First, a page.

All repurchases of shares will require the passing of a special resolution by shareholders, unless it entails a pro rata repurchase from all shareholders or a repurchase in the ordinary course on a recognised stock exchange on which the shares are traded. Accordingly, the present provision that (other than as regards repurchases from directors and officers) a repurchase of shares constituting 5% or less of the shares does not require the passing of a special resolution will no longer apply.
The requirement that a repurchase of more than 5% of the shares requires compliance with sections 114 and 115 of the Act no longer applies. This is to be welcomed, as the present provision puts a burden on companies to obtain independent expert reports for every repurchase of shares of more than 5% of shares. It also closes the door on the debates as to whether the provision means that such repurchases of shares must be undertaken by way of a scheme of arrangement.
Limitation of scope of application of the takeover provisions to private companies
Currently, the provisions in relation to affected transactions and the takeover regulations only apply to private companies if more than 10% of the shares in the company were transferred in the preceding 24 months. The 2021 Bill proposes to limit the scope of application of the takeover provisions only to private companies that have ten or more shareholders with a direct or indirect shareholding in the company and meets or exceeds the financial threshold or annual turnover or asset value to be determined by the Minister. This is a material proposed amendment as it limits the scope of application of the takeover provisions substantially insofar as private companies are concerned. This is also different from the 2018 Bill which limited the application to companies required to be audited under the Act. Uncertainty may, however, be created with the reference to “shareholders with a direct or indirect shareholding.”
Power of the court to rectify invalid creation, allotment or issue of shares
On application by the company or an interested party to the relevant court, an invalid creation, allotment or issue of shares, may be validated or the terms thereof confirmed should the court find it to be just and equitable to do so. Currently, the Act does not allow a court to do so and parties caught in such a situation are left without a remedy.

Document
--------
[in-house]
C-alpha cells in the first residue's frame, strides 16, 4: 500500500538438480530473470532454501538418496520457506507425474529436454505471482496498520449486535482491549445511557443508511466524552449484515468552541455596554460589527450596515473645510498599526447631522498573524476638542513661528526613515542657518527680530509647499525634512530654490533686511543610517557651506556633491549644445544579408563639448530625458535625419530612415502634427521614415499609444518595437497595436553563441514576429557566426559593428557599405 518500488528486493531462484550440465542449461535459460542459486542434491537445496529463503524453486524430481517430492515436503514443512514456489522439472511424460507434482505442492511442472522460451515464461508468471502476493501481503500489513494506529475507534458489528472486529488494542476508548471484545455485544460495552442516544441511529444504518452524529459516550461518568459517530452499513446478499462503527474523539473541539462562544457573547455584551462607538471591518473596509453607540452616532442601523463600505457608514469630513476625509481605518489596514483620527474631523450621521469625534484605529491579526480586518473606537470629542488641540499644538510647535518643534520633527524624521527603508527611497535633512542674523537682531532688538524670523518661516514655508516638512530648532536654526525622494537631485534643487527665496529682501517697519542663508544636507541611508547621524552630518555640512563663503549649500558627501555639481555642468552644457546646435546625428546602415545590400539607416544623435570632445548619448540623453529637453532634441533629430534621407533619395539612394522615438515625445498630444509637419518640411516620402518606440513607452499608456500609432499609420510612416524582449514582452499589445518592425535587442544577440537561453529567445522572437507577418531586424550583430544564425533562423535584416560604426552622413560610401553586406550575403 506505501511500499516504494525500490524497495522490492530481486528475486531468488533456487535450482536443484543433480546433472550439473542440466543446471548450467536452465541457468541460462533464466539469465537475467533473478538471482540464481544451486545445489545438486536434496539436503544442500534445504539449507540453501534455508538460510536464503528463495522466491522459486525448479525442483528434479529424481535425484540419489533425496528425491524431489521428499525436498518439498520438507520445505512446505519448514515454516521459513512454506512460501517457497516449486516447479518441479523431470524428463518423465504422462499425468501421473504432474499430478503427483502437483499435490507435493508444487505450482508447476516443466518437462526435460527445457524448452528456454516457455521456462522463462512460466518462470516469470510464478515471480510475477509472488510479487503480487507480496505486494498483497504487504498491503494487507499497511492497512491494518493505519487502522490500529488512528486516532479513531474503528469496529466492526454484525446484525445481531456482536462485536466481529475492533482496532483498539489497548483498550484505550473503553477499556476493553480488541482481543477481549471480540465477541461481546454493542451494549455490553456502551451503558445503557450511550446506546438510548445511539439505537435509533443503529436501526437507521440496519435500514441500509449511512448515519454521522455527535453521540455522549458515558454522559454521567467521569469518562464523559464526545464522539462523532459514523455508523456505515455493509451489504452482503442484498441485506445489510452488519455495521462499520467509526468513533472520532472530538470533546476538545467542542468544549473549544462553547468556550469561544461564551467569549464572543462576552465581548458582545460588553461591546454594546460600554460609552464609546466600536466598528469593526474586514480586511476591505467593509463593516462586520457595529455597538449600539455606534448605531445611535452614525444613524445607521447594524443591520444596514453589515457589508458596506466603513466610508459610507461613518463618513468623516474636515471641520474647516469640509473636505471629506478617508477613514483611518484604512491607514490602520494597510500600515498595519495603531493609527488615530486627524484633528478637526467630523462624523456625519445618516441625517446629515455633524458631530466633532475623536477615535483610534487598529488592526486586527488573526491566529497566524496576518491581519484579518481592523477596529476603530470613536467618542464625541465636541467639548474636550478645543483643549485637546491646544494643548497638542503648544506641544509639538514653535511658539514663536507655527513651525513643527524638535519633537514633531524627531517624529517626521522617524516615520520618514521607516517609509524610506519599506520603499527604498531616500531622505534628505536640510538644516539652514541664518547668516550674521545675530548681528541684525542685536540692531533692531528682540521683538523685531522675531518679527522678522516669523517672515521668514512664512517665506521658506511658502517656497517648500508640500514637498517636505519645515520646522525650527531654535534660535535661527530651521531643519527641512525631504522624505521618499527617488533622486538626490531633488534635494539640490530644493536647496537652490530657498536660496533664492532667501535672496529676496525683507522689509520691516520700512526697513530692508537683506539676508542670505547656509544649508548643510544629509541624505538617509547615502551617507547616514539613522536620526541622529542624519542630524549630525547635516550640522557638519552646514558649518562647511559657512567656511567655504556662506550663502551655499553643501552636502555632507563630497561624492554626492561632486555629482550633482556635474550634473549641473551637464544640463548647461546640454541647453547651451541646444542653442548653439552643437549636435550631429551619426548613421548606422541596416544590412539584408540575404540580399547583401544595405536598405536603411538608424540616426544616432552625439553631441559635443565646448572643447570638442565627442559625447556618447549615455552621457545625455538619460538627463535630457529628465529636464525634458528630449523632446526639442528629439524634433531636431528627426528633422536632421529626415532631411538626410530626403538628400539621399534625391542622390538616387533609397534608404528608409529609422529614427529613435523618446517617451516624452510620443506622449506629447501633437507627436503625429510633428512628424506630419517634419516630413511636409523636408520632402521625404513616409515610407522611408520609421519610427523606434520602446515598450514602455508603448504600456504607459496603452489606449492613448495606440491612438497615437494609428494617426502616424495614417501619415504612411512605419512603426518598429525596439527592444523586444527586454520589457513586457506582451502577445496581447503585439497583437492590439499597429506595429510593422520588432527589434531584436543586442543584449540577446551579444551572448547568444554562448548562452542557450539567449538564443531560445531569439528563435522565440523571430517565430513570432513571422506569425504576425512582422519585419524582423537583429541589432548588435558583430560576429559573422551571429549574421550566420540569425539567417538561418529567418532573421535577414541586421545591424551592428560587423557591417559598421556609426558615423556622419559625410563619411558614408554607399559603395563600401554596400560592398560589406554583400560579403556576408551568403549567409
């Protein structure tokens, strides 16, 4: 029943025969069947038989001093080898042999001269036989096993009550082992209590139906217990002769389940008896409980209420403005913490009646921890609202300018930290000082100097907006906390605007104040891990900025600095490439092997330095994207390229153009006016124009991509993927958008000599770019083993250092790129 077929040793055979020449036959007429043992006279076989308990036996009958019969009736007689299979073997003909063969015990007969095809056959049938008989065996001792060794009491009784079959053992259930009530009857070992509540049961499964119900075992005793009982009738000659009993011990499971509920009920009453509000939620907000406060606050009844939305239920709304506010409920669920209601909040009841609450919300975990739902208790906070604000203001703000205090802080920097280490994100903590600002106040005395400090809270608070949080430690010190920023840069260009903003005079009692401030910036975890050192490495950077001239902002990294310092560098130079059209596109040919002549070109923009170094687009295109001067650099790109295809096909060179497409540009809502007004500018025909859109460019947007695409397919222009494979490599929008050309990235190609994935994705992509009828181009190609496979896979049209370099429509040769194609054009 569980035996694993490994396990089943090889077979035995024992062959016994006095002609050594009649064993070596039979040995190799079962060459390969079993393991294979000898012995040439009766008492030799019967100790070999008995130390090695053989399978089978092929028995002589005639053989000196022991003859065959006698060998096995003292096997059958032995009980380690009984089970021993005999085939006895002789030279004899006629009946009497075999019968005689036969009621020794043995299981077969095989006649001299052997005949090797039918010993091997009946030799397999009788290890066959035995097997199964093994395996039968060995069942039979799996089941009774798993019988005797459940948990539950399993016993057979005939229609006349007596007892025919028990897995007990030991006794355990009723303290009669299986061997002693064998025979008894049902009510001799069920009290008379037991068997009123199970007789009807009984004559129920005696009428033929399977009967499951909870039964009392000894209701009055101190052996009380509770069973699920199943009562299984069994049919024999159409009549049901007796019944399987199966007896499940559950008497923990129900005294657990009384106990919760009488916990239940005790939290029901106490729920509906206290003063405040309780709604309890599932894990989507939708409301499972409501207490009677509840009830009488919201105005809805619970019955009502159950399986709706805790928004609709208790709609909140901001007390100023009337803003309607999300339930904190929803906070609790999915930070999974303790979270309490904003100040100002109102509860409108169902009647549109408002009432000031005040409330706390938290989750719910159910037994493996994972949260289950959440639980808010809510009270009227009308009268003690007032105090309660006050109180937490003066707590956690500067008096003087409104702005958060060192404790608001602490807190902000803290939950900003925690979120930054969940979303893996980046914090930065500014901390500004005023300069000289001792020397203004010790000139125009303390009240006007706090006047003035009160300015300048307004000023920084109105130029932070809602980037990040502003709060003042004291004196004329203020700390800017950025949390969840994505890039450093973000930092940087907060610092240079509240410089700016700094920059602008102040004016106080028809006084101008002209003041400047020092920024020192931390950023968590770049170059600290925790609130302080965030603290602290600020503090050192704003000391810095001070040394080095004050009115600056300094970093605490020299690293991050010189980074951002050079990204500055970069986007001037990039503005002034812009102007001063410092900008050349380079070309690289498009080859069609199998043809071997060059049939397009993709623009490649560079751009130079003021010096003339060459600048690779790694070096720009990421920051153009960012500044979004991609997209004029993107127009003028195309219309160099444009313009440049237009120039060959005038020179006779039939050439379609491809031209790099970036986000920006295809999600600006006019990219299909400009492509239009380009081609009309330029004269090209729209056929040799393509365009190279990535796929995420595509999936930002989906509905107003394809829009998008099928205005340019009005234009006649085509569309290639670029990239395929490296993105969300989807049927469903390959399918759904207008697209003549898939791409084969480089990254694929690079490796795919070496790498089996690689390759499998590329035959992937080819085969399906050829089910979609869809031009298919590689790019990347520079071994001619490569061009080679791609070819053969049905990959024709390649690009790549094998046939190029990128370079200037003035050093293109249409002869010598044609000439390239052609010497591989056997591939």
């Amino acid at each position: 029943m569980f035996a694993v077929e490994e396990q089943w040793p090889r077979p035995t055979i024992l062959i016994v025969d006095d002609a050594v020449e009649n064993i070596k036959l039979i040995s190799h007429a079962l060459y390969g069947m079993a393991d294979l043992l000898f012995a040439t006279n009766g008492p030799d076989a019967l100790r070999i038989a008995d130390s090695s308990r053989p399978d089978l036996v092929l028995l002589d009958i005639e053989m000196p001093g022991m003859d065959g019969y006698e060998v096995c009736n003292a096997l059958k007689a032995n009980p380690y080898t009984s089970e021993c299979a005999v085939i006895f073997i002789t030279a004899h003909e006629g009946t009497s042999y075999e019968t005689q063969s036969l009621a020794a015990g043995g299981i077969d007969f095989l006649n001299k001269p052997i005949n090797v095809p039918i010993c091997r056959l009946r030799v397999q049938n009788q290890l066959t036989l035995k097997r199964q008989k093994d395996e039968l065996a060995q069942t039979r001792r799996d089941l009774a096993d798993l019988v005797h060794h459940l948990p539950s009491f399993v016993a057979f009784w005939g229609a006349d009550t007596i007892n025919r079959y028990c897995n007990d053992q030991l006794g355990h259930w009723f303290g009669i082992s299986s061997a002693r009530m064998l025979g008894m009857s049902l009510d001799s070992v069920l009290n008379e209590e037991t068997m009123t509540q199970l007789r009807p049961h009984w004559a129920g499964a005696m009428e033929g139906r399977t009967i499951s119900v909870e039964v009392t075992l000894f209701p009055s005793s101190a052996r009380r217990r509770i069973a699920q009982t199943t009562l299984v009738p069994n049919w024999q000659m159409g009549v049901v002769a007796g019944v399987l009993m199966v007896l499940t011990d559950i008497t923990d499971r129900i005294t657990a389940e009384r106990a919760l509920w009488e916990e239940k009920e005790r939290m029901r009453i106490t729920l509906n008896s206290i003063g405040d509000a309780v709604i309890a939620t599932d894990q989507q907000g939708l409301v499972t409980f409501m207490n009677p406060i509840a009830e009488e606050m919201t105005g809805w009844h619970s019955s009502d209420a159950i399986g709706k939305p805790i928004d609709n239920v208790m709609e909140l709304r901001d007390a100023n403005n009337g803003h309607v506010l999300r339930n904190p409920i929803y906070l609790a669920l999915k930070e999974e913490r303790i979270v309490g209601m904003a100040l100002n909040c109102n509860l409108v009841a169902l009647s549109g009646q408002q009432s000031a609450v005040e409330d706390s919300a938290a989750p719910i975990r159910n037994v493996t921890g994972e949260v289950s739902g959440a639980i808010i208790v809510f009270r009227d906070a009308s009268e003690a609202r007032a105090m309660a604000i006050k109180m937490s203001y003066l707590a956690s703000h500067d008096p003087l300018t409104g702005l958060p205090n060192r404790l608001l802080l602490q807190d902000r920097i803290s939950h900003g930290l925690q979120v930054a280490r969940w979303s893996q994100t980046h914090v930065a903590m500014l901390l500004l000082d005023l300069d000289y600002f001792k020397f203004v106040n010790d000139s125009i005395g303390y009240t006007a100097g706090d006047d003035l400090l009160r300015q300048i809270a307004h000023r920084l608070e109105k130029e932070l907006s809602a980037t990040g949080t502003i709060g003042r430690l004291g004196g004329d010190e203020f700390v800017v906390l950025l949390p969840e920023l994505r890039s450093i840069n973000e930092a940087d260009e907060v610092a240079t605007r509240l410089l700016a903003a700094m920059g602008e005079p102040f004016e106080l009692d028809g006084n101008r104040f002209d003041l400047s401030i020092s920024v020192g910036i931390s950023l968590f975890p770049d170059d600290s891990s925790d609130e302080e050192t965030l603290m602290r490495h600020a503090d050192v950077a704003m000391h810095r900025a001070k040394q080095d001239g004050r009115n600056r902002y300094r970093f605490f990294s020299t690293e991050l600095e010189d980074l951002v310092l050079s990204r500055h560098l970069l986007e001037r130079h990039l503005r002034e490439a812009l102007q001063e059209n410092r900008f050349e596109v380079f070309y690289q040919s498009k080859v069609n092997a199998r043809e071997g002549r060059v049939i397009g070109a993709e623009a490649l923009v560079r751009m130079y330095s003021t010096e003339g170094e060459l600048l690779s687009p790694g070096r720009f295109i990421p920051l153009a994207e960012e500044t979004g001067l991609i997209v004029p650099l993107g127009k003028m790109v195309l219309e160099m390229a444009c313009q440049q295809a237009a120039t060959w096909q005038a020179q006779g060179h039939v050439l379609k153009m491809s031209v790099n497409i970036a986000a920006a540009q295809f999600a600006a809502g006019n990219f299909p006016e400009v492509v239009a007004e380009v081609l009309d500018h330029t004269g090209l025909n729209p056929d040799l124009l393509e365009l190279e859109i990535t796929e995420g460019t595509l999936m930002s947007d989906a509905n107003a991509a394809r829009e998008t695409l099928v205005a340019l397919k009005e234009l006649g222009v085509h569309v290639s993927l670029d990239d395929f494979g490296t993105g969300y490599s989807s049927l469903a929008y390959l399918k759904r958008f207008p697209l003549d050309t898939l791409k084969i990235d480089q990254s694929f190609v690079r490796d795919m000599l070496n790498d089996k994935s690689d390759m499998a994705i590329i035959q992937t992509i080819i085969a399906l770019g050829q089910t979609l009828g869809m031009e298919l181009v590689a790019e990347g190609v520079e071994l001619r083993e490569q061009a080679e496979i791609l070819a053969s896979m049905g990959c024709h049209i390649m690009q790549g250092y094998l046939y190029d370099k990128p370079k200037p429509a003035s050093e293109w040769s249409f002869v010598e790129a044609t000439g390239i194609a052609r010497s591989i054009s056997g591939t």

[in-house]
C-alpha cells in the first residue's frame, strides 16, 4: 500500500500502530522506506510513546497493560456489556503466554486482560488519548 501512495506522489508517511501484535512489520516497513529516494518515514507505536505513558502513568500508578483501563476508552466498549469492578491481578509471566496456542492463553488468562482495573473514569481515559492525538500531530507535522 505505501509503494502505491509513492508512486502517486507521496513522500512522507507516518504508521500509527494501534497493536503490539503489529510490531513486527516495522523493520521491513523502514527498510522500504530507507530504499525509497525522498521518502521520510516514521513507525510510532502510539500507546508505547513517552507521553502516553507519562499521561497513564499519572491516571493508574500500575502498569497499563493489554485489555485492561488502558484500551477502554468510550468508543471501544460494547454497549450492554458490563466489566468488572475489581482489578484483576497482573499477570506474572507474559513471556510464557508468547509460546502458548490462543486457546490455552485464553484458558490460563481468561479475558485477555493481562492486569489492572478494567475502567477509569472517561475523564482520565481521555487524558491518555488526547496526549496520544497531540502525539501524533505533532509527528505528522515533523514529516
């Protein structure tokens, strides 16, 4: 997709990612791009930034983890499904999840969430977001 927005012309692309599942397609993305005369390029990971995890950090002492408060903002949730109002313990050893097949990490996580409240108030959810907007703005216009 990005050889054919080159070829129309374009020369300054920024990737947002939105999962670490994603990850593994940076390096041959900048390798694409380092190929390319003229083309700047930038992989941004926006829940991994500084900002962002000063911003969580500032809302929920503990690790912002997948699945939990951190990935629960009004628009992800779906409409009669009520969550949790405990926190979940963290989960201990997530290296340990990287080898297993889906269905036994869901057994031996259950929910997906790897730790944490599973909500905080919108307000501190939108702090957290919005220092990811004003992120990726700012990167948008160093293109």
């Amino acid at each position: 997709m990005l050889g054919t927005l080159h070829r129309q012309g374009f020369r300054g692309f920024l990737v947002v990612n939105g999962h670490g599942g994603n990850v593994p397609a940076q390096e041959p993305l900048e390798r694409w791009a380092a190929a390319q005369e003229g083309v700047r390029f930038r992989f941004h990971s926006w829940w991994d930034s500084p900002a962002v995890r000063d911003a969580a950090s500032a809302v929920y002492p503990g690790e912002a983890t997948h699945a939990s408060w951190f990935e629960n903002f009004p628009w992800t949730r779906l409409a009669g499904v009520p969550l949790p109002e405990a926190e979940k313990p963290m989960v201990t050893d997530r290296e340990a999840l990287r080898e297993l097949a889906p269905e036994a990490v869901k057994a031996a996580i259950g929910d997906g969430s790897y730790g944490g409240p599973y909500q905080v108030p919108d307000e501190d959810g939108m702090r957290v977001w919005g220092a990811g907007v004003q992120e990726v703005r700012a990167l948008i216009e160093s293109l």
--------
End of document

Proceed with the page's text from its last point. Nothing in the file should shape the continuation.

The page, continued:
Requirements for appointment of auditors
A private company required to be audited in terms of the Act or its MOI must appoint an auditor annually at a shareholders’ meeting (not necessarily at the AGM, as is currently the case). The 2021 Bill (as did the 2018 Bill) proposes to reduce the disqualification period for a person contemplating to serve as auditor but who served as a director, prescribed officer, employee, company secretary or bookkeeper of the company for the two financial years preceding the date of appointment of the auditor. Currently, the disqualification period is longer, being five financial years.
Effective date of amendments to MOIs
As in the 2018 Bill, the 2021 Bill provides some much-needed clarity on the effective date of amendments to MOIs. The current provisions of the Act are unclear, and many adopted the view that the amendments were effective immediately upon filing. The 2021 Bill proposes that amendments to MOIs (other than in relation to a name change) will take effect only after 10 business days of being filed if not rejected by the Companies and Intellectual Property Commission (CIPC) (or endorsed sooner). As changes can no longer be made with immediate effect, this proposal will impact on the timing of transactions requiring amendments to MOIs, including amendments to the authorised shares.
Public access to securities register of companies
The 2021 Bill (similar to the 2018 Bill) provides that Companies must file a copy of their securities register and register of disclosure of beneficial interest, annually with the CIPC, with their annual returns. This is a material proposed amendment as third parties presently do not have public access to the securities register unless they request the information at the relevant company’s registered office. The information will now be accessible at the CIPC on an anonymous basis (i.e., without disclosing the identity of the person to the company). We caution that these publicly available registers may be outdated, as changes in shareholding (and beneficial shareholding) from the last date filed, will only be reflected once the next annual return is filed, with no obligation to file interim changes.
Introduction of a definition of “true owner“
The 2021 Bill introduced a new definition, that of “true owner” who would in essence be the natural person who is the ultimate and true owner and last person in the chain of holders of a specific security in a company, who can direct the registered holder or for whose benefit the securities exist. The definition is relevant for purposes of the term “beneficial interest” in the Act which will now include the true owner. The 2021 Bill also requires companies to know who their beneficial shareholders are and if not known, to enquire from registered shareholders, beneficial shareholders and the true owner for confirmation.
Access to information & new offences
Access to information to parties who are not registered, or beneficial shareholders were restricted to the securities register. The 2021 Bill proposes that, as regards larger companies, third parties also be given access to the MOI of the company, the list of directors, the annual financial statements, and the register of beneficial shareholders. Shareholders also have the right to request, financial statements in addition to the rights already in the Act.
Two new offences are proposed in the 2021 Bill, for directors and prescribed officers who do not act reasonably when a party requests information it is entitled to and the same is not provided.
The 2021 Bill is open for comment until 31 October 2021. Webber Wentzel will be submitting comments on this 2021 Bill. Comments will include addressing certain ambiguous provisions of the current Act that the 2021 Bill does not, in its present form, address.